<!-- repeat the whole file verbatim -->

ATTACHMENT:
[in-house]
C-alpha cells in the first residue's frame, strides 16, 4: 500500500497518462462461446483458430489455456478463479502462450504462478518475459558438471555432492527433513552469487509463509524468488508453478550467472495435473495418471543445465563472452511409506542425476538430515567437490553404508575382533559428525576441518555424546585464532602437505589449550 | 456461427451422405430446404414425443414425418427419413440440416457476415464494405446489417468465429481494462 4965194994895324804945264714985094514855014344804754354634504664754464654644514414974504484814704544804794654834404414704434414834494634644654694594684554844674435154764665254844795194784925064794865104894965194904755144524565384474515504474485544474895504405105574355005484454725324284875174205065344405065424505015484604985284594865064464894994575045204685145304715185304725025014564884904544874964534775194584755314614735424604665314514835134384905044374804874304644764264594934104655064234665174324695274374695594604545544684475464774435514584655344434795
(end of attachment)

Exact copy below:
[in-house]
C-alpha cells in the first residue's frame, strides 16, 4: 500500500497518462462461446483458430489455456478463479502462450504462478518475459558438471555432492527433513552469487509463509524468488508453478550467472495435473495418471543445465563472452511409506542425476538430515567437490553404508575382533559428525576441518555424546585464532602437505589449550 | 456461427451422405430446404414425443414425418427419413440440416457476415464494405446489417468465429481494462 4965194994895324804945264714985094514855014344804754354634504664754464654644514414974504484814704544804794654834404414704434414834494634644654694594684554844674435154764665254844795194784925064794865104894965194904755144524565384474515504474485544474895504405105574355005484454725324284875174205065344405065424505015484604985284594865064464894994575045204685145304715185304725025014564884904544874964534775194584755314614735424604665314514835134384905044374804874304644764264594934104655064234665174324695274374695594604545544684475464774435514584655344434795